A Validation of a Satellite Cloud Retrieval during ASTEX

S. Platnick NASA Ames Research Center, Moffett Field, California

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Francisco P. J. Valero California Space Institute, Scripps Institution of Oceanography, University of California, San Diego, La Jolla, California

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Abstract

An algorithm using NOAA-12 AVHRR (Advanced Very High Resolution Radiometer) solar reflectance measurements for retrieving cloud droplet size and optical thickness has been applied to a boundary layer stratocumulus cloud in the vicinity of the Azores on 12 June 1992 during the Atlantic Stratocumulus Transition Experiment (ASTEX). This day was particularly advantageous for validations because of the absence of cirrus or other higher-level clouds during the satellite overpass and the existence of a large relatively uniform stratus cloud dock. Uncertainty estimates for the retrievals are presented along with a discussion of the algorithm. An in-flight absolute calibration of AVHRR channel 1, necessary for accurate optical thickness retrievals, was done concurrently with the retrievals through comparison with a visible radiometer flown on the National Aeronautics and Space Administration's ER-2 and using the stratus cloud as the common reflectance target. Results are compared with in situ microphysical measurements taken with the Particulate Volume Monitor (PVM-100) and Forward Scattering Spectrometer Probe (FSSP-100) instruments on the University of Washington C-131A air-craft. Satellite retrievals of both optical thickness and droplet size lie within the values measured by the two in situ instruments.

Abstract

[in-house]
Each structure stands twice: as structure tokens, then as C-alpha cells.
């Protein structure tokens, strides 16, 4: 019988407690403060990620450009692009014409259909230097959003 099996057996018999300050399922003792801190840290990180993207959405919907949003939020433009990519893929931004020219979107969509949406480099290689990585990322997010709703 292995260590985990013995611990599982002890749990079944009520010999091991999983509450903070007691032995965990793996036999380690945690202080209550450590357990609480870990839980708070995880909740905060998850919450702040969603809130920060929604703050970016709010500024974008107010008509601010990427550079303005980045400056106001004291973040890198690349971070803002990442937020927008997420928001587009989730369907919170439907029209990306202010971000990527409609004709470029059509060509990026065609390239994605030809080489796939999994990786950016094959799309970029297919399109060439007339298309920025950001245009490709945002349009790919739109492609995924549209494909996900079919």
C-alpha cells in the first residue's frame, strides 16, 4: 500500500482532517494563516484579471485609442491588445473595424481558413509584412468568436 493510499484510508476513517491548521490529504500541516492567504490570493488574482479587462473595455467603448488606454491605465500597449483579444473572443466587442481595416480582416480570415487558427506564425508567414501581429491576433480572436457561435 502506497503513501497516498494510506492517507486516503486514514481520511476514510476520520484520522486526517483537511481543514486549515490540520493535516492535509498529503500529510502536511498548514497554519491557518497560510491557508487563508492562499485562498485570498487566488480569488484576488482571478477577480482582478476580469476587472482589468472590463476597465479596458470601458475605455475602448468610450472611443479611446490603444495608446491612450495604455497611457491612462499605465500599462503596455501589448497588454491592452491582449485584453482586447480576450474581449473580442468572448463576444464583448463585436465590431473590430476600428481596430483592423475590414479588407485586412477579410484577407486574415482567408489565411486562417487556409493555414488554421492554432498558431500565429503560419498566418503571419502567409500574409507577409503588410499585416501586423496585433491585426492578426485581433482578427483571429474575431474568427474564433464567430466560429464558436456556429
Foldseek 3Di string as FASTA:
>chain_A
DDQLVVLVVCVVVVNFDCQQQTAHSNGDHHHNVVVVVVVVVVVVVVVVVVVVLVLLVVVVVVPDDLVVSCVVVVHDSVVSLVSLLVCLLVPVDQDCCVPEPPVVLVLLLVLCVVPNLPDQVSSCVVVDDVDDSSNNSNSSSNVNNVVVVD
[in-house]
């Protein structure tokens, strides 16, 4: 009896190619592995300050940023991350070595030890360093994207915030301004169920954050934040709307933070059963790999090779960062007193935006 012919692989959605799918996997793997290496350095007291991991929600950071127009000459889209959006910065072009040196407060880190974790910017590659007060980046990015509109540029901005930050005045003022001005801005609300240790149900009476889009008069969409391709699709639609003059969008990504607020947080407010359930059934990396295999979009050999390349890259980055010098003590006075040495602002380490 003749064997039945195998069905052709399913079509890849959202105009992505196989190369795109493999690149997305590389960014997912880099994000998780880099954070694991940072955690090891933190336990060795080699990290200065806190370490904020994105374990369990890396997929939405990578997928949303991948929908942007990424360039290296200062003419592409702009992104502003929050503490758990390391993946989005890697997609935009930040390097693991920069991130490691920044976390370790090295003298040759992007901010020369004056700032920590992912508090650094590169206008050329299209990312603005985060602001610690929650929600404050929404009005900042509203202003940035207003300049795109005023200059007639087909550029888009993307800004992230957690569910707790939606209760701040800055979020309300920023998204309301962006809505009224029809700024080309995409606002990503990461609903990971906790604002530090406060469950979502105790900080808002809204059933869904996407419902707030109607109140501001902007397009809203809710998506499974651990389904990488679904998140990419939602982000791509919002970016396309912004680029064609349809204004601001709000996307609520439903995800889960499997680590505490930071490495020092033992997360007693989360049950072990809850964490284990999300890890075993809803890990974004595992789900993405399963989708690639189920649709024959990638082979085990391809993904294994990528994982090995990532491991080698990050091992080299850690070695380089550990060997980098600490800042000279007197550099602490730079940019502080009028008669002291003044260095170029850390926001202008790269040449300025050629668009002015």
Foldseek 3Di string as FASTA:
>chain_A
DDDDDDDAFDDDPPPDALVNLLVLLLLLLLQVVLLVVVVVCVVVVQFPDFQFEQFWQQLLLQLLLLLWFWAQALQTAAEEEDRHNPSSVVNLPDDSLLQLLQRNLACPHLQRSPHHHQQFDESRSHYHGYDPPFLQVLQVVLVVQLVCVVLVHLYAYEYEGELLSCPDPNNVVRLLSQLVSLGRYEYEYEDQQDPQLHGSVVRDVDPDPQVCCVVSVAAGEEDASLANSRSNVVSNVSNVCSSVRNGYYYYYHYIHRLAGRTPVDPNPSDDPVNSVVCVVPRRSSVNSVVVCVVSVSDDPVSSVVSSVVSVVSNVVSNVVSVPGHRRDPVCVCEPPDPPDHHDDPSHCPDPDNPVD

An algorithm using NOAA-12 AVHRR (Advanced Very High Resolution Radiometer) solar reflectance measurements for retrieving cloud droplet size and optical thickness has been applied to a boundary layer stratocumulus cloud in the vicinity of the Azores on 12 June 1992 during the Atlantic Stratocumulus Transition Experiment (ASTEX). This day was particularly advantageous for validations because of the absence of cirrus or other higher-level clouds during the satellite overpass and the existence of a large relatively uniform stratus cloud dock. Uncertainty estimates for the retrievals are presented along with a discussion of the algorithm. An in-flight absolute calibration of AVHRR channel 1, necessary for accurate optical thickness retrievals, was done concurrently with the retrievals through comparison with a visible radiometer flown on the National Aeronautics and Space Administration's ER-2 and using the stratus cloud as the common reflectance target. Results are compared with in situ microphysical measurements taken with the Particulate Volume Monitor (PVM-100) and Forward Scattering Spectrometer Probe (FSSP-100) instruments on the University of Washington C-131A air-craft. Satellite retrievals of both optical thickness and droplet size lie within the values measured by the two in situ instruments.

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